* $X_i$ are the pre-treatment characteristics (`female`, `age_cat`)
In context of our CDE estimators, we refer to be $A_i$ (the treatment) and $M_i$ (the mediator) as *treatment variables* because we are interested in causal effects that contrast different combinations of these two variables.
The first step in our assembly line is to choose the type of CDE estimator (or really estimation strategy) that we want to pursue. These choices include IPW (`cde_ipw()`), regression imputation (`cde_reg_impute()`), and augmented IPW (`cde_aipw()`) among others. Some of these different functions will take different arguments to specify different aspects of the estimator. The AIPW estimator is useful to demonstrate because it uses many of the features of the assembly line approach.
```{r aipw}
my_aipw <- cde_aipw() |>
set_treatment(treat, ~ female + age_cat) |>
treat_model(engine = "logit") |>
outreg_model(engine = "lm") |>
set_treatment(work2year2q, ~ emplq4 + pemplq4) |>
treat_model(engine = "logit") |>
outreg_model(engine = "lm") |>
estimate(exhealth30 ~ treat + work2year2q, data = jobcorps)
```
The call here consists of several steps connected by R's pipe operator. The first call `cde_aipw()` simply initializes the estimator as taking the AIPW form, meaning that it will use both propensity score models and outcome regressions to estimate the causal effects.
Following this we have two blocks of 3 lines each that look similar with a few differences. These "treatment blocks" specify the causal variables of interest **in their causal ordering**. In `set_treatment()` we set the name of the treatment variable and give a formula describing the pre-treatment covariates for this treatment. This formula, unless overridden by the next two functions, will be used in the fitting of the propensity score and outcome regression models. `treat_model()` allows the user to specify how to fit the propensity score model for this treatment with a choice of engine and optional arguments to pass to each engine. `outreg_model()` does the same for the outcome regression. We repeat this specification for the mediator.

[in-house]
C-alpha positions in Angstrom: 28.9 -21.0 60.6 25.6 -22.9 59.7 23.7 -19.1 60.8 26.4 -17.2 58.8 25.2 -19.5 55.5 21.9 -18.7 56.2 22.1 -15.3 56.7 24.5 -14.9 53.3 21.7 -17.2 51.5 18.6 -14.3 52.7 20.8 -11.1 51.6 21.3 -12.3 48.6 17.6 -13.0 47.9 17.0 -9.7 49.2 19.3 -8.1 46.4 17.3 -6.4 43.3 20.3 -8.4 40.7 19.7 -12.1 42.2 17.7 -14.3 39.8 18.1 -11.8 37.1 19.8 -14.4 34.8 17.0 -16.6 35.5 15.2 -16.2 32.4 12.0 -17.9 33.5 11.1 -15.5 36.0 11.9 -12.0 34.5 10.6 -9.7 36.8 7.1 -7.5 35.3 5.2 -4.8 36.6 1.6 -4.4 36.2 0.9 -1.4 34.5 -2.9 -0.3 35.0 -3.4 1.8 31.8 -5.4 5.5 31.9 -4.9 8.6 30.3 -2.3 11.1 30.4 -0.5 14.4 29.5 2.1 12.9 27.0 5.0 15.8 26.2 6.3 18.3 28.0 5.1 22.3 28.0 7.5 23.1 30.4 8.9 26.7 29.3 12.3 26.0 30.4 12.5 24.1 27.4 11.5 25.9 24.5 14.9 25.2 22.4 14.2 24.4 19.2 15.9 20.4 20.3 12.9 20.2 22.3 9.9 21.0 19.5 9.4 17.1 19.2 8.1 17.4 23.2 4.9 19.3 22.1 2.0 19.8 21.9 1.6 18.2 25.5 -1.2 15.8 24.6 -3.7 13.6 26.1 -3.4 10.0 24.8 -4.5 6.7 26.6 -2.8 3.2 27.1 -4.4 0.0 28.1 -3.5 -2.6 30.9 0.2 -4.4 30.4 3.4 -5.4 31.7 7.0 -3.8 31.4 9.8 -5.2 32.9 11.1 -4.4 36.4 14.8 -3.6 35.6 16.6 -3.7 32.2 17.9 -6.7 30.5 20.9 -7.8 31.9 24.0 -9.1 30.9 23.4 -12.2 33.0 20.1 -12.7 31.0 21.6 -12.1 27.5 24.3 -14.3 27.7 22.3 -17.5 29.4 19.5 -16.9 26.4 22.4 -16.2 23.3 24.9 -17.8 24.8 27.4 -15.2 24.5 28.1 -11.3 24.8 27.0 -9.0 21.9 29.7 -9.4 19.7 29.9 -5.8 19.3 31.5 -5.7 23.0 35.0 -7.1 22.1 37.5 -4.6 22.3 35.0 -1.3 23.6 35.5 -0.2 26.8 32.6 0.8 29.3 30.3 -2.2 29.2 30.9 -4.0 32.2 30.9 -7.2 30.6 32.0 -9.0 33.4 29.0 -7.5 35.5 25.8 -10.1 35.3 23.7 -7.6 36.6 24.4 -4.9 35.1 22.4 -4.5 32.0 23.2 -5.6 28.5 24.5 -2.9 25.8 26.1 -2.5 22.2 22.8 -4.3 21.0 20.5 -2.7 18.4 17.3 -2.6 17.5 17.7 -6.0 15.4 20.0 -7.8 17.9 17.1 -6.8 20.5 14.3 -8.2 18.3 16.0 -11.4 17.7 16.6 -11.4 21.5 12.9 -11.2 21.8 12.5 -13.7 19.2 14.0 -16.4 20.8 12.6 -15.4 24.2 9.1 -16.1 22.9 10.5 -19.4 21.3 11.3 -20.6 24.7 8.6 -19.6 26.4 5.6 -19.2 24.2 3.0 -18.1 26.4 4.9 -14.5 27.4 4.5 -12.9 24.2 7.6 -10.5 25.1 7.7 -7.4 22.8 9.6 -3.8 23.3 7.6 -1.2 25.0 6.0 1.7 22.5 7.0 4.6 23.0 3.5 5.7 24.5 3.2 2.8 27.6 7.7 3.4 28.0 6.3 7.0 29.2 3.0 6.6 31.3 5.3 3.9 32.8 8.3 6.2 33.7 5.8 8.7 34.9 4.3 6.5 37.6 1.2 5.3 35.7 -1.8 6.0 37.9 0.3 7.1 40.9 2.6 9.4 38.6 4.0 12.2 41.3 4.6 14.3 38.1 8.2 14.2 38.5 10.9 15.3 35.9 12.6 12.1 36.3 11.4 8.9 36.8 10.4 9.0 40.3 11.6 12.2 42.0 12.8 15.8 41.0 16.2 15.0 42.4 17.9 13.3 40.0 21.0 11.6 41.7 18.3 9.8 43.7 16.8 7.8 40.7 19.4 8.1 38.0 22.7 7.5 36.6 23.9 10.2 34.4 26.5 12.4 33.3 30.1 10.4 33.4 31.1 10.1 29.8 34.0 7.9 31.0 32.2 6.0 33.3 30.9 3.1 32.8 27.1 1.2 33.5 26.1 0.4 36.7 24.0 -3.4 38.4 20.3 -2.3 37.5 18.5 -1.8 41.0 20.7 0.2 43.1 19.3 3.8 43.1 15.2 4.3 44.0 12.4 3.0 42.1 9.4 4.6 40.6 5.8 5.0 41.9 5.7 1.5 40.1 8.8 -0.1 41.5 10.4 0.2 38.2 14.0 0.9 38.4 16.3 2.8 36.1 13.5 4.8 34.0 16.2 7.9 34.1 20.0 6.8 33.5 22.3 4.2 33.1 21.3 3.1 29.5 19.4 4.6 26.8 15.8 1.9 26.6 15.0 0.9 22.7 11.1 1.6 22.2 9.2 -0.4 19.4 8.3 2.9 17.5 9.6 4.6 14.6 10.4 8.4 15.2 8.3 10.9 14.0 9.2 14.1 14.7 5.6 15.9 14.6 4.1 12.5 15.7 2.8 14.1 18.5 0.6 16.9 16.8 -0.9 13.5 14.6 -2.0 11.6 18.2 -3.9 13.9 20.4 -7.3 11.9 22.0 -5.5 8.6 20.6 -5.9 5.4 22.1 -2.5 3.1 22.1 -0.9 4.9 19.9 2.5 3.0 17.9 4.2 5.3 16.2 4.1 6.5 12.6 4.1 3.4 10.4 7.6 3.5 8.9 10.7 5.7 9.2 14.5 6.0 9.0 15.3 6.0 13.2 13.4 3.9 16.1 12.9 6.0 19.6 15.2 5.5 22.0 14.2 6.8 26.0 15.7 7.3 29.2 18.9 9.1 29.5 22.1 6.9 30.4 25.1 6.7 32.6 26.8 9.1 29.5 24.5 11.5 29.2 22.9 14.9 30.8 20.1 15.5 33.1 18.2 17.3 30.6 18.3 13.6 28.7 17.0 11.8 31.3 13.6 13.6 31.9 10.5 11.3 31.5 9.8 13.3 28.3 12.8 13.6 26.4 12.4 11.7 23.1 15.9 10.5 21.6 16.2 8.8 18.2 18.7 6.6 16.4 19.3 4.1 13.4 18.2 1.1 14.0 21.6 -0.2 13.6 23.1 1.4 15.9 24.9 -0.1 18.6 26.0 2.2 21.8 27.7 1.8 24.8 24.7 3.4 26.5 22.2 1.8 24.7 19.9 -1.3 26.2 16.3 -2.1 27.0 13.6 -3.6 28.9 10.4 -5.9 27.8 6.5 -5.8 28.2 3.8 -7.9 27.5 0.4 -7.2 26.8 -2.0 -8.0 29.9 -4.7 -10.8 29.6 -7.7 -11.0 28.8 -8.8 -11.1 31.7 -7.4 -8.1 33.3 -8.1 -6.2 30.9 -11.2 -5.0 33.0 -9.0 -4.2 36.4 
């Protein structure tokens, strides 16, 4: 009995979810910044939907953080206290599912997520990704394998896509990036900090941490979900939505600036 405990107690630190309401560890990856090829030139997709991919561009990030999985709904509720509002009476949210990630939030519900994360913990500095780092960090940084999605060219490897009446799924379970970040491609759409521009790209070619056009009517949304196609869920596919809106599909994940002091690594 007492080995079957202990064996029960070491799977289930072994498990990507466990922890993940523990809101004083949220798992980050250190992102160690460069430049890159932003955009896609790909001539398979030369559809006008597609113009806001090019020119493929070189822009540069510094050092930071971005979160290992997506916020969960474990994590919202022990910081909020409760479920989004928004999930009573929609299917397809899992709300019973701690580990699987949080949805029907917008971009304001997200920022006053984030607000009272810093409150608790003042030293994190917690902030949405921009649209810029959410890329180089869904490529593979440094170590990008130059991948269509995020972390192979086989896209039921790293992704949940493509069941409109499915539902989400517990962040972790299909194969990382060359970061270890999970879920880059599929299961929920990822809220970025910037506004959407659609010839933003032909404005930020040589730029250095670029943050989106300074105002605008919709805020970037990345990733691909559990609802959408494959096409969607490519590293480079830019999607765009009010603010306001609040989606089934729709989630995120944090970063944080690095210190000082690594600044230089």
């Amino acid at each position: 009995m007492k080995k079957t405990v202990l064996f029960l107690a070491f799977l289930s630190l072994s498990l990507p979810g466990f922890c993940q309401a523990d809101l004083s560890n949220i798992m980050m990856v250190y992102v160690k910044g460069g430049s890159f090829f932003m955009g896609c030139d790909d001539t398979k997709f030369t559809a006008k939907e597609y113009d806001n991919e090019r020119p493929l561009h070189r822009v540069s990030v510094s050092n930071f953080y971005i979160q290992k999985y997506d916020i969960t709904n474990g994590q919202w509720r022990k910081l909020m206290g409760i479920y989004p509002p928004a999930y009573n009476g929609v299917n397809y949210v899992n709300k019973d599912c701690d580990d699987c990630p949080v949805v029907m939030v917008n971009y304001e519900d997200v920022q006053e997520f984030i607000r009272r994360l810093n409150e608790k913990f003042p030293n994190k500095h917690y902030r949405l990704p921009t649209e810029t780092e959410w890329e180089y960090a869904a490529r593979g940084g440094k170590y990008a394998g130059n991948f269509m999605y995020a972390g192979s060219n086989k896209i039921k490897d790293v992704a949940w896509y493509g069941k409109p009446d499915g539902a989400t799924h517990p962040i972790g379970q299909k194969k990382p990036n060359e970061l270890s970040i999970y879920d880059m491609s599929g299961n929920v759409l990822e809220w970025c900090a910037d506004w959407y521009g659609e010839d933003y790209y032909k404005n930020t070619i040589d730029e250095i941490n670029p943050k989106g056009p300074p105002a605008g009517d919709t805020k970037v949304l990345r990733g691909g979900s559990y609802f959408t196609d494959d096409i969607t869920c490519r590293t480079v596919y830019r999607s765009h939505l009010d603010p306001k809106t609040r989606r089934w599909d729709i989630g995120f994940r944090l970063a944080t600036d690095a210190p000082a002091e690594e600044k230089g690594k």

The `estimate()` function finally implements the specifications given in the previous commands. Users use a formula to set the outcome and which of the treatment variables we want effects for and indicate the data frame where all of these variables can be found. By default, the nuisance functions (the propensity score model and the outcome regression) are fit using cross-fitting.
We can either use the `summary()` or `tidy()` functions to get a summary of the different effects being estimated:
```{r summary}
summary(my_aipw)
tidy(my_aipw)
```
Because the `estimate()` function included both `treat` and `work2year2q` in the formula, the output includes both the controlled direct effects of the treatment and the conditional average treatment effect of the mediator. Furthermore, by default, the output contains estimates for an effect for each combination of other treatment variables. This can be changed by setting the `eval_vals` argument in the relevant `set_treatment()` call.
The modular structure of the call allow users to easily swap out parts of the models. For example, we could easily alter the above call to use lasso versions of the regression and logit model.
```{r aipw_lasso, eval = FALSE}
my_aipw_lasso <- cde_aipw() |>
set_treatment(treat, ~ female + age_cat) |>
treat_model(engine = "rlasso_logit") |>
outreg_model(engine = "rlasso") |>
set_treatment(work2year2q, ~ emplq4 + pemplq4) |>
treat_model(engine = "rlasso_logit") |>
outreg_model(engine = "rlasso") |>
estimate(exhealth30 ~ treat + work2year2q, data = jobcorps)
```
Here we use a "rigorous" version of the lasso from the `hdm` package to speed up computation. There are a number of different engines for different outcome and treatment types including:
- GLMs: `lm` (OLS), `logit` (logistic regression), `multinom` (mulitnomial logit)
- LASSO estimators (from `glmnet`): `lasso`, `lasso_logit`, `lasso_multinom`
- Rigorous LASSO estimator (from `hdm`): `rlasso`, `rlasso_logit`
## References